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CRISTAL est une ligne de diffraction sur onduleur, dédiée à l'étude des monocristaux et des poudres entre 4 et 30 keV.

La diffraction des rayons X est l'une des méthodes les plus efficaces pour obtenir des informations sur la structure atomique de la matière. 
Cette ligne de haute performance sur onduleur propose un ensemble de techniques de pointe utilisant ladiffraction cohérente, la diffraction en temps-résolu, la haute résolution angulaire (diagramme de poudre) et spatiale (étude des densités électroniques). 
Les trois instruments installés sont : 

  • un diffractomètre de poudres 2-cercle équipé d'un analyseur multicristaux 
  • un diffractomètre 4-cercles pour des mesures à grand vecteur de diffusion q
  • un diffractomètre 6-cercles pour une exploration complète de l'espace réciproque, qui offrent un potentiel expérimental exceptionnel. 

Les expériences en temps résolu pompe-sonde fonctionnent avec une résolution picoseconde et femtoseconde

Une large communauté scientifique est à l'initiative de cette ligne de lumière et accompagne sa mise en oeuvre sur SOLEIL dans un souci de complémentarité avec le potentiel offert par l'ESRF. 


BAIS Pierre

Données techniques

Domaine d'Energie

4 – 30 keV

Résolution en Energie

ΔE/E ~10-4


Onduleur sous vide U20


Monochromateur à deux cristaux

Taille de faisceau sur l'échantillon

Min (largeur à mi-hauteur)
Vertical : 30 μm
Horizontal : 450 μm

Max (largeur à mi-hauteur) 
Vertical : 400 μm
Horizontal : 1000 μm

Stations expérimentales
  • 2-Circle diffractometer
  • 4-Circle diffractometer 
  • 6-Circle diffractometer  

Detecteurs ponctuels 
Detecteurs 2D 

Environnements échantillon
  • Pression  
  • Temperature 
  • Divers

Thématiques scientifiques

Powder diffraction

High angular resolution for ab initio structure determination 
High q measurements for pair distribution function (pdf) 
Kinetics of solid-solid phase transformations

Single crystal diffraction

Single crystal structure determination

Incommensurate crystals, quasi-crystals 
Thin films 
Diffuse scattering

Electron density 

Low temperature (30K) and high q diffraction measurements for charge density analysis.

Coherent diffraction

X-Ray Coherent Diffraction
XRCD on sub-micrometric objects and defects 

Pump-probe time-resolved 

ps time resolution diffraction 
fs time resolution diffraction (2014)


The source of the beamline is an U20 undulator, containing 100 periods of 20 mm. 
This undulator was chosen in order to obtain the highest possible energies, without losing high brilliance (this excluded the use of a Wiggler). 
In a low-energy ring like SOLEIL, the U20 highest brilliance is obtained at very low energies (1.5 keV), as shown in Figure 2a). 
These energies are unfortunately not usable in diffraction. We have chosen to limit the range in energy from 4 keV to 30 keV. The theoretical spectral brilliance of the U20 of CRISTAL (in ph/(s.mm2.mrad2.0.1%bw) = Bunits) is given in Fig. 1a). Fig 1b) gives the measured flux (ph/s) after a Si(111) double reflection, 33 m downstream of the source.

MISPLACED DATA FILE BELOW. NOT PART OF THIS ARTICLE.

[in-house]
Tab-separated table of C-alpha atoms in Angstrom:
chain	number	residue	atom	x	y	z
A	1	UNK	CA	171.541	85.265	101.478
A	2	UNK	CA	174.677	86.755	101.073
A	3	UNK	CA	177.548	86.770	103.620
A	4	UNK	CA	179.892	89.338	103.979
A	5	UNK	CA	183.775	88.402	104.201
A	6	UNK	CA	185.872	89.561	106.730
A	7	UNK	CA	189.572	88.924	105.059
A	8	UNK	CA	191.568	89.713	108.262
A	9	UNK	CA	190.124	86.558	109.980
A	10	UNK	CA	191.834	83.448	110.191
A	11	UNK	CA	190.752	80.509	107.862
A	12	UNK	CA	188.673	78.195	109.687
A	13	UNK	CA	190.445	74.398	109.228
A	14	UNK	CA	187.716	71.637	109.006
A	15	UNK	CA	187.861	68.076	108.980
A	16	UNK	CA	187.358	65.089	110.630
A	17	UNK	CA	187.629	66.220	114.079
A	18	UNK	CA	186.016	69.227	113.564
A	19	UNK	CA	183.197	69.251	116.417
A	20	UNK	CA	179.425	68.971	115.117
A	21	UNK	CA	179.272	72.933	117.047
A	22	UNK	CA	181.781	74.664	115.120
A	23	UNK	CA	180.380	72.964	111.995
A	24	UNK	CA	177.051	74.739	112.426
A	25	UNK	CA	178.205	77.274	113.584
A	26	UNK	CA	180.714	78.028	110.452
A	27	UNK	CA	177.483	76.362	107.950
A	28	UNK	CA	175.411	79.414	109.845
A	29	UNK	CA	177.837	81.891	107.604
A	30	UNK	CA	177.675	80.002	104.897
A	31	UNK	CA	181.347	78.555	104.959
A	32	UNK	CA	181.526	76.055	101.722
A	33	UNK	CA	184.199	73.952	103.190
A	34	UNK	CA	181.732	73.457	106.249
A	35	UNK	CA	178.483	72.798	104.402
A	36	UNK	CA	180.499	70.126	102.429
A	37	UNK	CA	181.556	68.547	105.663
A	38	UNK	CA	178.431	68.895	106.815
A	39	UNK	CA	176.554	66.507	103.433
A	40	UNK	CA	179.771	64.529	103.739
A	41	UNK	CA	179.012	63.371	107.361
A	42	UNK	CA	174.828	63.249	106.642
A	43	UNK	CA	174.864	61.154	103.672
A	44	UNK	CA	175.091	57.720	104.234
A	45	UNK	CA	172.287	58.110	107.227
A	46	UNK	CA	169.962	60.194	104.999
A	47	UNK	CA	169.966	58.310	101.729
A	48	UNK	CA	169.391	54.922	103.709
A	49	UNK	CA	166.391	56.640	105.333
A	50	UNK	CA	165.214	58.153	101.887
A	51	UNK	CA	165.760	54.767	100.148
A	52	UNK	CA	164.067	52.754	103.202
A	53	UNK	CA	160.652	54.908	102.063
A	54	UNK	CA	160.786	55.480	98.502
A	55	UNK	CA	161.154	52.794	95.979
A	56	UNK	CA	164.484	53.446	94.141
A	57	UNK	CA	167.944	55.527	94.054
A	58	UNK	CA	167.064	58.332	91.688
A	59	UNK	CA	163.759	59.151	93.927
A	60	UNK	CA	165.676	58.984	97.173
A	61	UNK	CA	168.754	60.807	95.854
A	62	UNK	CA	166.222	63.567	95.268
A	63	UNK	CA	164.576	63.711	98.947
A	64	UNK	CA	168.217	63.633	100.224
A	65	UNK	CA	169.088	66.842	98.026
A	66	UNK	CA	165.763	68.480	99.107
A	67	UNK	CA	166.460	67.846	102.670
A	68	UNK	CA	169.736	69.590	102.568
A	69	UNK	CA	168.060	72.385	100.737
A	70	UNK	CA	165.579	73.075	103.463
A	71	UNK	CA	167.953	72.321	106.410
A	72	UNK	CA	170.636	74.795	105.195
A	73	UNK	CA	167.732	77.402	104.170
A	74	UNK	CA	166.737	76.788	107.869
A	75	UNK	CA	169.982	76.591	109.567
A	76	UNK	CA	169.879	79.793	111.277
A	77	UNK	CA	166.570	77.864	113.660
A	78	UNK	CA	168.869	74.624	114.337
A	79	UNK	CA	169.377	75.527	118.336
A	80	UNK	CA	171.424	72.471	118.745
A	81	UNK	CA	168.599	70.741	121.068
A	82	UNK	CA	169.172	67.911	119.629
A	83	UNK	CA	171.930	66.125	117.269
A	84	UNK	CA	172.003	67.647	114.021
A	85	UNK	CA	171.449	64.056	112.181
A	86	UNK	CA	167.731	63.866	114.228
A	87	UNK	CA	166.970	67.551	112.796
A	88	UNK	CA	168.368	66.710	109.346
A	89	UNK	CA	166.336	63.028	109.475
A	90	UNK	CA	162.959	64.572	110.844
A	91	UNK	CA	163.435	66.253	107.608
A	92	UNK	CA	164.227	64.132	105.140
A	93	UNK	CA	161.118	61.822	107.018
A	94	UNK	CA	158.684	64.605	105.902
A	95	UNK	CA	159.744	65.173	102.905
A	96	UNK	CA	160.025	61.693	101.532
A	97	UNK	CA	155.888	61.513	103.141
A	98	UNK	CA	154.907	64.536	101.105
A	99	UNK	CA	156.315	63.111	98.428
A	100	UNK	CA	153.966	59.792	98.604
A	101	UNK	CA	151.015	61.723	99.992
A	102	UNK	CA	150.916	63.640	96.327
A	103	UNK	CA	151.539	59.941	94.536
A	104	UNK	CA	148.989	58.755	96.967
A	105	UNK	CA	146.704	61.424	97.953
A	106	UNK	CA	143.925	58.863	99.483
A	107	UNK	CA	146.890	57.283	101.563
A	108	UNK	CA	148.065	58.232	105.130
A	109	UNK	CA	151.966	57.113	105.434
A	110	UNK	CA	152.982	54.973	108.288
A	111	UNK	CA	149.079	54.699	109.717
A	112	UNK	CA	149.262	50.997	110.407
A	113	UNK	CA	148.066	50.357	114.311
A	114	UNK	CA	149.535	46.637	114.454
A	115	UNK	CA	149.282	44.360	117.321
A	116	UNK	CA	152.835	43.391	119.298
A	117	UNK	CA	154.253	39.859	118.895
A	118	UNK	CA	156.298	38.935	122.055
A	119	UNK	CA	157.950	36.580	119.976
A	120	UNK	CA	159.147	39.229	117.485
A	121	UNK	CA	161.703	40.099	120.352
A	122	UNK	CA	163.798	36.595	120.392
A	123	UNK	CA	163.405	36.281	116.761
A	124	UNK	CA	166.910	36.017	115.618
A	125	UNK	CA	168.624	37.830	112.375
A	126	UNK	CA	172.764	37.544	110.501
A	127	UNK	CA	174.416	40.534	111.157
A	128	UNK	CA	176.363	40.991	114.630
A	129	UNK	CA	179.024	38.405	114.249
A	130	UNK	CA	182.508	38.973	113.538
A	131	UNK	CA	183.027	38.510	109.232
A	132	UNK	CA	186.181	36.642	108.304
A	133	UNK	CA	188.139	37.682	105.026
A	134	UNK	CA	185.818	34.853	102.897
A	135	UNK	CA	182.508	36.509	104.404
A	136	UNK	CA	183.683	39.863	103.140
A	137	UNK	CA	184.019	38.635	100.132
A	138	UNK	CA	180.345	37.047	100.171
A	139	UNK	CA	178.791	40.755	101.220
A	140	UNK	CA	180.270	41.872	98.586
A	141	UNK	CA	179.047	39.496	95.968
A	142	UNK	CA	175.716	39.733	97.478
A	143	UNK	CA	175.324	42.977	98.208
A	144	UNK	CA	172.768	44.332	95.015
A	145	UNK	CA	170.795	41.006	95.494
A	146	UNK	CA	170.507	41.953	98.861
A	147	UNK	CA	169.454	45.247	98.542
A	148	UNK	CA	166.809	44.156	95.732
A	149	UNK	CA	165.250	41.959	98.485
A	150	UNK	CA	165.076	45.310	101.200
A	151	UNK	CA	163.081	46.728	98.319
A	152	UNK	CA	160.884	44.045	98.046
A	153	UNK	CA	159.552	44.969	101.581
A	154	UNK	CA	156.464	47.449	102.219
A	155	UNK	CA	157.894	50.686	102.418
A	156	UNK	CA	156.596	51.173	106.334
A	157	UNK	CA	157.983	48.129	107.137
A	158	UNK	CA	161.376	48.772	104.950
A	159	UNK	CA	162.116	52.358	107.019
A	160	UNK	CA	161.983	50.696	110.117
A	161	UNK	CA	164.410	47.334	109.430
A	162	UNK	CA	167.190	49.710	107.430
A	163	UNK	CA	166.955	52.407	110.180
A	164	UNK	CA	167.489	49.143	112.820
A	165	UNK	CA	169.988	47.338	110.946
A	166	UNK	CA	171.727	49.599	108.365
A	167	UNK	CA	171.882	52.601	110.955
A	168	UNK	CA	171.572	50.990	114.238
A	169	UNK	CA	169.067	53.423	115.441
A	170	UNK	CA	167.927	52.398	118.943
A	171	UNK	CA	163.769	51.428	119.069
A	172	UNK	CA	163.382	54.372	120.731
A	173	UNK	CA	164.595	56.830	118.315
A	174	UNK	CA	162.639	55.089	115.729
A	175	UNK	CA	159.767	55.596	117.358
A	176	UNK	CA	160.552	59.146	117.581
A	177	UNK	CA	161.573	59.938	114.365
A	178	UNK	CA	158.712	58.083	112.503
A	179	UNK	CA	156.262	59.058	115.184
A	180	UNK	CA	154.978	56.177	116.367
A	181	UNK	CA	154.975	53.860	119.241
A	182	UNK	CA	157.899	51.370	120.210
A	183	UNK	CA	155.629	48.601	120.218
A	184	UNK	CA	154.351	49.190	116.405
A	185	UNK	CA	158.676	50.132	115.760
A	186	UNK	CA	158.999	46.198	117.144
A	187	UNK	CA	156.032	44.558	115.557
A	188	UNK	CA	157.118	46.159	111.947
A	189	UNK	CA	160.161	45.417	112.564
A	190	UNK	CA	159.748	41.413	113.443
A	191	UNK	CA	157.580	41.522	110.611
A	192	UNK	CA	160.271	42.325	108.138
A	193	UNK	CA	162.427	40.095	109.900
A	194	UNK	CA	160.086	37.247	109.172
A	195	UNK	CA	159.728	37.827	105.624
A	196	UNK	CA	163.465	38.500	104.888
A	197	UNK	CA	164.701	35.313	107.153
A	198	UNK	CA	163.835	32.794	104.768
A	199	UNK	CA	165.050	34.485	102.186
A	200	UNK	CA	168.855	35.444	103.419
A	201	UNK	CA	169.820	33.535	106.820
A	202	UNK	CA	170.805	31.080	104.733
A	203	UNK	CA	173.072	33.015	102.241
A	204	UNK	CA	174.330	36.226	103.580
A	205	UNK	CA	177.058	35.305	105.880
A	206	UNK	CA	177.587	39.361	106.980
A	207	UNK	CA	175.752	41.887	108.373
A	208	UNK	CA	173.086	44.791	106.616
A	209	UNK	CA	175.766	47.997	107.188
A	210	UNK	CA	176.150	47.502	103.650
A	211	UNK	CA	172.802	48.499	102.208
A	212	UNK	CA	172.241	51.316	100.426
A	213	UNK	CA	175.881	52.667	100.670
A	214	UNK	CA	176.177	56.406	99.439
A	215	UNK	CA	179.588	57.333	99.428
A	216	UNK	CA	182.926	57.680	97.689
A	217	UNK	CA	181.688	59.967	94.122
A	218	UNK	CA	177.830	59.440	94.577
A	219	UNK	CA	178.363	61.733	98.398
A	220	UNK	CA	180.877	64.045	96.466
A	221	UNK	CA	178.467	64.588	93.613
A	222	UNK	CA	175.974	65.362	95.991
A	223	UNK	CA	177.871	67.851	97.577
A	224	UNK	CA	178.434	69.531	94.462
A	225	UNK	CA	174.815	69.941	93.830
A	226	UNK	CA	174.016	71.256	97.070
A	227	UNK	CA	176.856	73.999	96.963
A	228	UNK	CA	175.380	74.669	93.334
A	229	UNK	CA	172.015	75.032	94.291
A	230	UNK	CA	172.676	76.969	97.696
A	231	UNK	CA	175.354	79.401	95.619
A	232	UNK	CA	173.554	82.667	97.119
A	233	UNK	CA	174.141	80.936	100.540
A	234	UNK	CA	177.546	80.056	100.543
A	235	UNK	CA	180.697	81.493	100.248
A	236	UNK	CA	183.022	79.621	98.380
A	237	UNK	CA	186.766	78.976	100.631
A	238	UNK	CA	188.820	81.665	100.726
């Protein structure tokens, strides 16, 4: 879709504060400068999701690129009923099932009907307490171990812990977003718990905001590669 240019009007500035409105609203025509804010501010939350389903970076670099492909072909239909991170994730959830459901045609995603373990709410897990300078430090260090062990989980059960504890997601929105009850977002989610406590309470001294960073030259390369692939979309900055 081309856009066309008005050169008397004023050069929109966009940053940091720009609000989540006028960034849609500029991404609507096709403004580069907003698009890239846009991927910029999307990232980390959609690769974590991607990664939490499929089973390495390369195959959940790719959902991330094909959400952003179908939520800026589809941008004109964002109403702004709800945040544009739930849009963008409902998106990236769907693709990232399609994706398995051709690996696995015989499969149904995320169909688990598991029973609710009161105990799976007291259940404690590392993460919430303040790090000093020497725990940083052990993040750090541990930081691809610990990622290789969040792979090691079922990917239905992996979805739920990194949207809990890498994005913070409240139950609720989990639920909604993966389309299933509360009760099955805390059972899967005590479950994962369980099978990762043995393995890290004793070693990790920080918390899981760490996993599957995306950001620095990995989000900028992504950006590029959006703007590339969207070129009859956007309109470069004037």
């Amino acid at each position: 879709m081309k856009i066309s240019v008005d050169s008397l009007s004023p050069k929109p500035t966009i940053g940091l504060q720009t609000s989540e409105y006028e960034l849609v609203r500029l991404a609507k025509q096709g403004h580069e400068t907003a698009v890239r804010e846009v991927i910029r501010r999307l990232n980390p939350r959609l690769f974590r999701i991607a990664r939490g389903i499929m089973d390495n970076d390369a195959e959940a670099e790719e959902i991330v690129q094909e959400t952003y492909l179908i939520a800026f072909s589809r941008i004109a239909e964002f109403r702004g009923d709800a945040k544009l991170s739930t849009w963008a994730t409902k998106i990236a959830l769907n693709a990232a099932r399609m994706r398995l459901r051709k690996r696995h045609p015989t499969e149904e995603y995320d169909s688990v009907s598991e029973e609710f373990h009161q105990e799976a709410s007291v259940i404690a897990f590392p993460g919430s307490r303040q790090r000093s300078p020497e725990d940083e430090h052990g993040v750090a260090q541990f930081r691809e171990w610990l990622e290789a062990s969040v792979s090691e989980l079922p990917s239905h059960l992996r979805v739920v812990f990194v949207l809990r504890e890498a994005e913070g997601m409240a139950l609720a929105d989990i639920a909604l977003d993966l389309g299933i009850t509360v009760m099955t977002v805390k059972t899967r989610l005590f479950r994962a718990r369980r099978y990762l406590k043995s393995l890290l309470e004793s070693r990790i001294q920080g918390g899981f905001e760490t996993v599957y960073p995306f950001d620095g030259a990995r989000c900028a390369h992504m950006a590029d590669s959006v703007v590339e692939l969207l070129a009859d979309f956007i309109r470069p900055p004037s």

This measurement was performed using a calibrated X-ray camera. Comparison with calibrated diodes data confirmed the measured values within a factor two. 
The data were corrected by the absorption of the Be windows still inserted on the beamline and the residual air between the camera and the exit window.

Measured spectrum of the CRISTAL U20

Measured spectrum of the CRISTAL U20, with absorption corrections. Harmonics from H3 (4.29 keV) to H20 (28.6 keV) are shown.

The measured and calculated flux (Th. Moreno, optics group) for a few energies are indicated in Table 1. Within a factor 2, the calculated values are in good agreement with the experimental ones, especially in the middle energy range. Note that our measurements are less precise at low energies, due to the difficulty to get correct absorption corrections. A good mnemonic device, is that the flux decreases by an order of magnitude every 10 keV; this has been checked up to 50 keV.


From these measurements and the measured size of the beam (an example of the unfocused beam profile is given on Figure 3a), the spectral brilliance of the undulator can be obtained. At 8 keV for example, the measured flux is 3 1013 ph/s after a Si(111) of theoretical band width bw=1.4 10-4. 
The measured beam size is 2.0 mm × 1.2 mm (H ×V) FWHM at 40 m, which gives a divergence of 0.02 mrad × 0.013 mrad r.m.s. The theoretical size of the source is 8 µm × 355 µm (r.m.s.). 
The horizontal value was checked using a Fresnel zone plate, but the vertical value was too small to be measured by our detector. 
Similar calculations give the values indicated in Table 1. Again, except at low energies, the measured and calculated values are in good agreement.

Image of the 17 keV beam

Image of the 17 keV beam (gap=5.96 mm), recorded on the Basler camera (22 µm pixel size) located 42 m from the source.

Vertical profile of the beam

Vertical profile of the beam: FWHM = 1.7 mm

Horizontal profile

Horizontal profile: FWHM = 1.4 mm.



CRISTAL monochromator

CRISTAL monochromator

The monochromator is a fixed exit DCM from the Accel company, equipped with two pairs of crystals: a pair of Si(111), with a sagittal bender on the second crystal, for energies between 4 and 30 keV, and a pair of flat Si(311) for energies between 8 to 60 keV. 
The first crystals are cooled down by a liquid nitrogen closed loop circuit (Cryotherm company). The tuning of the monochromator is ensured by a piezo-actuator, controlled by a feed-back loop on the intensity measured downstream. The feed-back loop is performed by a “Mostab”, developed at Desy, which was provided by Accel. 

CRISTAL monochromator The curves shown below display the Cu K-edge absorption spectra (8.979 keV), with Si(111) and Si(311) DCMs before energy calibration. The visibility of the first peak indicates the good resolution of both DCMs. In the right part of the figure, the derivatives of repeated spectra measured on June 6th and June 10th, 2007 show a 0.5 eV reproducibility in energy (5 10-5). However, additional measurements have shown that after a long beam loss or a large angular displacements of the DCM, the reproducibility could deteriorate down to ΔE/E = 10-3, requiring an energy re-calibration if accuracy is needed.